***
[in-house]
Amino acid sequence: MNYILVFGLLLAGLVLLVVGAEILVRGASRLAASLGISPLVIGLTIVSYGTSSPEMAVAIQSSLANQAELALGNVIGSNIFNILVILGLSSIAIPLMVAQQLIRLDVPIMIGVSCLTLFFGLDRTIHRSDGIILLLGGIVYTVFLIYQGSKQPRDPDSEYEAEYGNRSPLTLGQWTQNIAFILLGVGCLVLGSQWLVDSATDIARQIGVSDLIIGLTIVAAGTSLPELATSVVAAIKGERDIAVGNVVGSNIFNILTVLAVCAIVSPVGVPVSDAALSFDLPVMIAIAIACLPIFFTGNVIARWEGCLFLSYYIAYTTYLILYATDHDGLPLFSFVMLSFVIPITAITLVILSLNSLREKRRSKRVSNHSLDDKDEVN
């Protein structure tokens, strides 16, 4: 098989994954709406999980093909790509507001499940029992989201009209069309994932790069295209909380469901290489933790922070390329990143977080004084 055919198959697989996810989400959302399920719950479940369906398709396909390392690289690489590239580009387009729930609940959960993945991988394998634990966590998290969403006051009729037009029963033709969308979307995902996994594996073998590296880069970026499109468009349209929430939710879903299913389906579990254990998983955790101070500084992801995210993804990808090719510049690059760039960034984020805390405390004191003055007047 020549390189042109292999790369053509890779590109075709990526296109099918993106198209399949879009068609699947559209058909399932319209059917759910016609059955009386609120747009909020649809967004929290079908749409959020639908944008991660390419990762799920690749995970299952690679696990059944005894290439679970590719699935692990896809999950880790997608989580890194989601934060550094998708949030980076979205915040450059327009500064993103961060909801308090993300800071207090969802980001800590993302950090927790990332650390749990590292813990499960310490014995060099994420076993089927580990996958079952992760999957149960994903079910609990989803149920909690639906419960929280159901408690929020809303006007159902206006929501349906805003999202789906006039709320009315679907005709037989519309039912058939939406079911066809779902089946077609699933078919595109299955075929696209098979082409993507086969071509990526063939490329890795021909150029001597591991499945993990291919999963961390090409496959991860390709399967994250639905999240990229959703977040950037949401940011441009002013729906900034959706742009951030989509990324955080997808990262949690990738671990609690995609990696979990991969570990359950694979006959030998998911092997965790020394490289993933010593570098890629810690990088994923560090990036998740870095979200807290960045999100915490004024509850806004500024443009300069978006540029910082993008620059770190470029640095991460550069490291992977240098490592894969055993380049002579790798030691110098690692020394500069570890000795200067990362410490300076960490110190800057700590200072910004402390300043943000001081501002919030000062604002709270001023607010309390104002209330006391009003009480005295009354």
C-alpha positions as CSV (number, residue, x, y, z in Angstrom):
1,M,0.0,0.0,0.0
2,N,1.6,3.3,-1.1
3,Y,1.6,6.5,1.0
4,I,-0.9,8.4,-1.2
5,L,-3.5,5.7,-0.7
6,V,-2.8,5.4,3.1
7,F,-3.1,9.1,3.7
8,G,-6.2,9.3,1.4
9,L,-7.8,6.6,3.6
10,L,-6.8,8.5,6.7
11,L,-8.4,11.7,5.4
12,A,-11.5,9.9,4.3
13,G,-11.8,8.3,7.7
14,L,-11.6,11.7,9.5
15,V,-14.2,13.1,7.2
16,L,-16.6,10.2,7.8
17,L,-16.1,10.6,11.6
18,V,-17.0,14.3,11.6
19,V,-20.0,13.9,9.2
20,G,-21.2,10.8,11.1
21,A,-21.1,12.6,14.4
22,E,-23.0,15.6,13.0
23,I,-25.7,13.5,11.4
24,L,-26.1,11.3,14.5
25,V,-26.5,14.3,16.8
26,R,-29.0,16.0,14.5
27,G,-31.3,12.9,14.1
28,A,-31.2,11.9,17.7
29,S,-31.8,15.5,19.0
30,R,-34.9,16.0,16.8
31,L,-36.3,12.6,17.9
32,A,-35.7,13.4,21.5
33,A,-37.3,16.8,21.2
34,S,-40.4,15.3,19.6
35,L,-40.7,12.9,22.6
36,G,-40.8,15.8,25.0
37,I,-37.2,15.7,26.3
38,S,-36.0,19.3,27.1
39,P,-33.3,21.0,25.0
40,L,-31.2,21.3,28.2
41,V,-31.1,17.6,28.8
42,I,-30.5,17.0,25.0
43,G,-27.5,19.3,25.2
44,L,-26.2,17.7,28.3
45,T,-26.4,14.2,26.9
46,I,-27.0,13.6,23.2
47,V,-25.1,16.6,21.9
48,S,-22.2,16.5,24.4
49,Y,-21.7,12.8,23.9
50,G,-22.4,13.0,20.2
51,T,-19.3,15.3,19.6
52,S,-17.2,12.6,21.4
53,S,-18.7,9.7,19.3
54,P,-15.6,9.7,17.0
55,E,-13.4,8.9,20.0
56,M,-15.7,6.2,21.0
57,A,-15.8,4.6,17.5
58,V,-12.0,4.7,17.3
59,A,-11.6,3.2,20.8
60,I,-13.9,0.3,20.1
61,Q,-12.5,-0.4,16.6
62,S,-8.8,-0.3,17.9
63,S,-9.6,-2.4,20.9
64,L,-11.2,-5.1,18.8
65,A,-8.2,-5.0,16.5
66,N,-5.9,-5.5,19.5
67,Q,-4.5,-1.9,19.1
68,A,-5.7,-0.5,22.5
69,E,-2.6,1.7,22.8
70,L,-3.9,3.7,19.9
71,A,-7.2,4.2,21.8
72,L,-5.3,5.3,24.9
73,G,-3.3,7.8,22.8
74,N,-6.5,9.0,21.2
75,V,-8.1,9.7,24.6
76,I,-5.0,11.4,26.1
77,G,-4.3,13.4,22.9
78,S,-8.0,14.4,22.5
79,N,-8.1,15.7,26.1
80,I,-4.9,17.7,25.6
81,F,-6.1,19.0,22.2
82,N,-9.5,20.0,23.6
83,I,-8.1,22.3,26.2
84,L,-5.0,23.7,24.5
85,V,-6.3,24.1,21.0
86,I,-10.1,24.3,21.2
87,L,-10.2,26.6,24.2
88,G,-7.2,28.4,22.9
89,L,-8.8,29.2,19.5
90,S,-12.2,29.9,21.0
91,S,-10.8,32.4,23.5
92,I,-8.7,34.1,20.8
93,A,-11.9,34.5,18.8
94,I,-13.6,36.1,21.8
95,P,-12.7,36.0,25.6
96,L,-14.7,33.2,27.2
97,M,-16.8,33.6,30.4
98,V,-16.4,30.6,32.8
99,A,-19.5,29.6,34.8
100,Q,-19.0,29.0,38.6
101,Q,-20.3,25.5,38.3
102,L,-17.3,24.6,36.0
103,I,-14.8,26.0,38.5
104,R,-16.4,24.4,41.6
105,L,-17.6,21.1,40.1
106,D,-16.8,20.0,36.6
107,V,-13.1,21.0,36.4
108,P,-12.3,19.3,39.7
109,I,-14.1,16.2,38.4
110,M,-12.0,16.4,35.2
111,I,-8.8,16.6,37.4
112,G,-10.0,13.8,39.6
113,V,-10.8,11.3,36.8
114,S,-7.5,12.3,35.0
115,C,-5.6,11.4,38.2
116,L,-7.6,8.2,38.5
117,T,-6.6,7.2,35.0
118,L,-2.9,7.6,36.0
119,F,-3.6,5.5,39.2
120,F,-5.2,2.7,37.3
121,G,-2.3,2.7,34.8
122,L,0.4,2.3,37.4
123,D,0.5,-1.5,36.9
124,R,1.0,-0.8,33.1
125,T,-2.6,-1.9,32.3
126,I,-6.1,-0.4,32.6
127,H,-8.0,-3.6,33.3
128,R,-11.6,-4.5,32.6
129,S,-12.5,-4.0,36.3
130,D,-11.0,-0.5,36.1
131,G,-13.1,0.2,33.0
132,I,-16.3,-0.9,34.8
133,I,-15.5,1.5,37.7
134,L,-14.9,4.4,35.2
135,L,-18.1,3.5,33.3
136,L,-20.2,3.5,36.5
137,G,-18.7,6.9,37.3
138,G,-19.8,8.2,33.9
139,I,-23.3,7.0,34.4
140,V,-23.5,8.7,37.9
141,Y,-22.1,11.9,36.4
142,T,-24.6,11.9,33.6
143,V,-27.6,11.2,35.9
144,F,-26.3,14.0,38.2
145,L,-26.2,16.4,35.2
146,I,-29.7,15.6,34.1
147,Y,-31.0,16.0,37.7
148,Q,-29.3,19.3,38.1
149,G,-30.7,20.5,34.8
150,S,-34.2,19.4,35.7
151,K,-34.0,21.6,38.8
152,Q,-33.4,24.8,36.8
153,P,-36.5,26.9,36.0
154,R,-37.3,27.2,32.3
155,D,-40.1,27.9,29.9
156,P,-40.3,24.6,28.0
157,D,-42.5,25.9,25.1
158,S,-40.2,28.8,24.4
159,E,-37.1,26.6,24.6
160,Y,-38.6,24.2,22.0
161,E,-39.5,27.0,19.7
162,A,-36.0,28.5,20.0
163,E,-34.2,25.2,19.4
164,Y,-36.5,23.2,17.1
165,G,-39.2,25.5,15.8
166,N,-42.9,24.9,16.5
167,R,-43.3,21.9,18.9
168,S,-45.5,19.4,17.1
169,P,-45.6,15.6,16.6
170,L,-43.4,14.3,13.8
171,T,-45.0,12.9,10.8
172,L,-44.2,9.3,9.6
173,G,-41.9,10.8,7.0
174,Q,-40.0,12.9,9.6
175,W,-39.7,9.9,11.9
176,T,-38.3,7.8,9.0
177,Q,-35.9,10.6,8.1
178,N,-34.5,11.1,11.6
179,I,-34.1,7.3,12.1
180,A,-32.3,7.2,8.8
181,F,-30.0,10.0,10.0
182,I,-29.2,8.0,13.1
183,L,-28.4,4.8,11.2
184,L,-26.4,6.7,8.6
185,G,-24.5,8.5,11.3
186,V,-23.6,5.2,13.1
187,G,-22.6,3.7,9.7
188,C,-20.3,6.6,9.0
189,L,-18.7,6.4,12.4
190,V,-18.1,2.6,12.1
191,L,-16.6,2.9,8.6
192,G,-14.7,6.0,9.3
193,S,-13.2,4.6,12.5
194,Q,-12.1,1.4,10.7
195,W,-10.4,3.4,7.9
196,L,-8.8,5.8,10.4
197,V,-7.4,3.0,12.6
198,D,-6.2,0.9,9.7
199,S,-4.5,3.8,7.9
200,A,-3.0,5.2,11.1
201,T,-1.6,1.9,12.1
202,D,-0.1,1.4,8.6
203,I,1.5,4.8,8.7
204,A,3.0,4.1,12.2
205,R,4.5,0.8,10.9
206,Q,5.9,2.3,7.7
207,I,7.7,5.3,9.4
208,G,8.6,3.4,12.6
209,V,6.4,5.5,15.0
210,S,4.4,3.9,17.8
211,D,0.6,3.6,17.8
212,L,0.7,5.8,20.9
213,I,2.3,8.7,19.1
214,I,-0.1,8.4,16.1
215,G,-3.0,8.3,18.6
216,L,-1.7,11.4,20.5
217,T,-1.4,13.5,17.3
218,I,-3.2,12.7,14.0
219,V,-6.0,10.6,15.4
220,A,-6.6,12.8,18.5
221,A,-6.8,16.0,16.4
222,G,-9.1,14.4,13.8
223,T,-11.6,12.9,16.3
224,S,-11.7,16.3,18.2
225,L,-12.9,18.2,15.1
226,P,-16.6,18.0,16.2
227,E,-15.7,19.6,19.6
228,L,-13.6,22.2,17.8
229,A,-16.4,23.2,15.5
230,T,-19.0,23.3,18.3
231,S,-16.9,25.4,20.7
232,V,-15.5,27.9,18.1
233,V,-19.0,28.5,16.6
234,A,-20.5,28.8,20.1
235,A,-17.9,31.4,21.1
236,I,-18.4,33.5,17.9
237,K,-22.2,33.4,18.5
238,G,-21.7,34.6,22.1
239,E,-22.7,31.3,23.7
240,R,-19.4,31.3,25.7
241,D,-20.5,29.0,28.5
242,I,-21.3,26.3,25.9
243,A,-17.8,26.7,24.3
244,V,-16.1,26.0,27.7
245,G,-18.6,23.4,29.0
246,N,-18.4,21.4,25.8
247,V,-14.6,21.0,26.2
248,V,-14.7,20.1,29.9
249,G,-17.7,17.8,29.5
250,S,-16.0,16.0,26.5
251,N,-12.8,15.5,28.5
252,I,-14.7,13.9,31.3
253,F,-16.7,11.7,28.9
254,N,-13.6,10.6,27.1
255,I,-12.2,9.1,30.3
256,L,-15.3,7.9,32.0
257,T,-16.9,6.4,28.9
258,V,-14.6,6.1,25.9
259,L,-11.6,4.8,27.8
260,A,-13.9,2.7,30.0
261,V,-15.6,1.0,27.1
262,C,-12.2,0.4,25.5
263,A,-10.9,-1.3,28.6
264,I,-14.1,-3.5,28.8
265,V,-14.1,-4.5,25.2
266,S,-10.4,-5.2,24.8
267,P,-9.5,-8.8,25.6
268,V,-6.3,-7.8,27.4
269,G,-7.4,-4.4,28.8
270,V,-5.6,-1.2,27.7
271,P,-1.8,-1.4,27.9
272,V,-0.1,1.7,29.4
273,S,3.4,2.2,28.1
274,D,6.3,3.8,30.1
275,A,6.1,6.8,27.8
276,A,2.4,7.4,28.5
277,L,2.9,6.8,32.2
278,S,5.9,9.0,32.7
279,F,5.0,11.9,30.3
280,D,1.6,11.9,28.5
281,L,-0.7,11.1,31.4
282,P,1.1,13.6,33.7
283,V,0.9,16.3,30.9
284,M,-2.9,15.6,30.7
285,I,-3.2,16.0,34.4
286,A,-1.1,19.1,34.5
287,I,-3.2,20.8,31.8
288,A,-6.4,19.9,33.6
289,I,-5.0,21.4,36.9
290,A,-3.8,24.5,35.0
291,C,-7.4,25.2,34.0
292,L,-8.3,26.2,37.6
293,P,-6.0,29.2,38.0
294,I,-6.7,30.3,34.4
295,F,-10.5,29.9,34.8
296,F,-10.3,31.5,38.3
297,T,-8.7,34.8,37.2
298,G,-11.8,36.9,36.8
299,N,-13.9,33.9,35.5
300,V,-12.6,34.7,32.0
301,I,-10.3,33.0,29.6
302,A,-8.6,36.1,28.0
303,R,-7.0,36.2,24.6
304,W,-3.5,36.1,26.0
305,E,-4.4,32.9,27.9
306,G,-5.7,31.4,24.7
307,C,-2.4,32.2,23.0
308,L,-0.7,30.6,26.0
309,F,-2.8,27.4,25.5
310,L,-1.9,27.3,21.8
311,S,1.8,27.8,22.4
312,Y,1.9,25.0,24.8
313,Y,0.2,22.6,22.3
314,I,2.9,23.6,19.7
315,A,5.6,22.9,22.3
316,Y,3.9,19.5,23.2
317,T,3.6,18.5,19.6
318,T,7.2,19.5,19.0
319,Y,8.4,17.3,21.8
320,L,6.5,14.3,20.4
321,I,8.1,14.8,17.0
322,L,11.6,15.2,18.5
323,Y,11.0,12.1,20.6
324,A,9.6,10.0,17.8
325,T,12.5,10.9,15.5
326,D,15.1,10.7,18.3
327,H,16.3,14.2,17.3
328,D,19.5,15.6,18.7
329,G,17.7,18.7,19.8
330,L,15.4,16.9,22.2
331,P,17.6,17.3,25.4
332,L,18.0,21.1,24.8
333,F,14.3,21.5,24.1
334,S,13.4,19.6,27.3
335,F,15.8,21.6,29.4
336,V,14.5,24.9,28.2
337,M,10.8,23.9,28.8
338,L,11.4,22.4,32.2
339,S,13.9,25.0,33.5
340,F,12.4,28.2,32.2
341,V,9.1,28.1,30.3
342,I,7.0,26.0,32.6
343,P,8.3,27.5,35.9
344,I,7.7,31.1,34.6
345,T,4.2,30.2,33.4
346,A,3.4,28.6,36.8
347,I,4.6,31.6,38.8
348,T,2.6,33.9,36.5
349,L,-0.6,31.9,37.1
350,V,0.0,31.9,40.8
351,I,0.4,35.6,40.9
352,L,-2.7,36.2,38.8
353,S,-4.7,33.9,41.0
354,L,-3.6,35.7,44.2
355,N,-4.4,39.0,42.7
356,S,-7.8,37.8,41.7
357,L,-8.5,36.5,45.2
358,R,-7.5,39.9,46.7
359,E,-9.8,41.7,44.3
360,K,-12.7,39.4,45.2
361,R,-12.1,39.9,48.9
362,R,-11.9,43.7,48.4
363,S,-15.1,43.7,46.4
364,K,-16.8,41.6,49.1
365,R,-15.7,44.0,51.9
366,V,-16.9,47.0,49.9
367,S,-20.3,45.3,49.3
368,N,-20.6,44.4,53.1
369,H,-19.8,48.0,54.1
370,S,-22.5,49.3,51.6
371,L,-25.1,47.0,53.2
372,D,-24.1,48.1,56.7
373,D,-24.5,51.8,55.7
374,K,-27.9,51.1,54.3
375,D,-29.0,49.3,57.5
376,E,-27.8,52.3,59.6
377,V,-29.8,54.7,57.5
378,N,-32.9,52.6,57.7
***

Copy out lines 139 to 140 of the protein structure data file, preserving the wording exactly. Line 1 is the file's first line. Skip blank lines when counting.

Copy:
135,L,-18.1,3.5,33.3
136,L,-20.2,3.5,36.5